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Cuomo's Emergency Pandemic Powers To End Thursday

N.Y. Gov. Andrew Cuomo
Mike Groll
Office of N.Y. Gov. Andrew Cuomo
N.Y. Gov. Andrew Cuomo

Gov. Andrew Cuomo said he will relinquish the emergency powers he’s held for the past 15 months during the COVID-19 pandemic as infection rates continue to drop and vaccination rates slowly climb.

Those powers gave Cuomo the power to close schools and businesses, require masks and social distancing, and regulate how many people could gather at one time, even in private homes.

“The emergency is over,” said Cuomo, who added that the state of emergency will end Thursday. “It will not be renewed.”

Cuomo’s wide-ranging powers became controversial in recent months as he faces a number of scandals, including sexual harassment allegations and the accuracy of nursing home death numbers during the pandemic. In early March, the Democratic-led state Legislature moved to curb some of those powers.

Republican lawmakers have argued for months that the emergency authority was no longer needed and should end.

In a statement, Republican Assembly Leader Will Barclay called it “welcome news” while Senate GOP Leader Robert Ortt said it was “long overdue.”

While many of the governor’s emergency rules were unpopular, one that was well-received — the ability of bars and restaurants to offer takeout alcoholic beverages — also expires Thursday. Bills in the Legislature to extend the rule or make it permanent failed.

Melissa Fleischut, president and CEO of the New York State Restaurant Association, said a survey done by her group finds 78% of New Yorkers wanted the rule to be made permanent.

“Only in New York would elected officials ignore an overwhelming majority of the public,” she said.

Restrictions still remain in effect for the more than 45% of New Yorkers who are not yet fully vaccinated. They still have to wear masks in public and social distance. Face coverings are still required for everyone in health care settings, nursing homes, prisons, homeless shelters and on public transit.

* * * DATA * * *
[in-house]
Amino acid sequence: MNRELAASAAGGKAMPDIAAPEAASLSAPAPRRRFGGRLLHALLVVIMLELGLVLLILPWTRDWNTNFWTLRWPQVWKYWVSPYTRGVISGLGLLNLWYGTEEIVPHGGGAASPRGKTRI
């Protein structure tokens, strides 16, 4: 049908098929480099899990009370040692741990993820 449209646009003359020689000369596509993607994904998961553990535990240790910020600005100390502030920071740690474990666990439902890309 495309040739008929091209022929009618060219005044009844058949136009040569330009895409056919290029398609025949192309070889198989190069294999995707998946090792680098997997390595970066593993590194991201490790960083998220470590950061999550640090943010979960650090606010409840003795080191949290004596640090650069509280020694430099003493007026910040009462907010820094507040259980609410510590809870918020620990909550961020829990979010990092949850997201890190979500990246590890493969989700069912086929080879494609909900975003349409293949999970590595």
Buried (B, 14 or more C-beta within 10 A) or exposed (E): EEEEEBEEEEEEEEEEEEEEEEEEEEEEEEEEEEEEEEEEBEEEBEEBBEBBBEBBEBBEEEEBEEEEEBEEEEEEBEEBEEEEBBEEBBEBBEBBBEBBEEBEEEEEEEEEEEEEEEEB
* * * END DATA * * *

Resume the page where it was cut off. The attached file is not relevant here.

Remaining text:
The governor’s announcement comes as the positivity rate for the virus, at 0.36% statewide, dropped for the 79th day in a row. There are 474 New Yorkers still in the hospital, and six died of the disease.

Vaccination rates have stagnated. On June 15, Cuomo announced that 70% of New Yorkers have received at least one dose of the vaccine. On Tuesday, that rate was 71.2%. Meanwhile, 52.3% of New Yorkers are fully vaccinated, which is below the number needed to reach herd immunity.

The governor said efforts are now focused on getting younger people vaccinated, and said a weekly college scholarship giveaway, which continues for one more week, has resulted in tens of thousands more teenagers getting vaccinated.

He said his administration will continue to monitor the disease.

“We’re still watching COVID; it would be irresponsible and reckless not to be wary and vigilant,” said Cuomo, who added new variants, including the Delta variant, are spreading quickly.

He said post-pandemic challenges include rebuilding the economy. There’s also a worker shortage in the service industry, including restaurants, and other businesses needed to help welcome back tourists. The state’s cities also are experiencing growing gun violence.

Karen has covered state government and politics for New York State Public Radio, a network of 10 New York and Connecticut stations, since 1990. She is also a regular contributor to the statewide public television program about New York State government, New York Now. She appears on the reporter’s roundtable segment, and interviews newsmakers.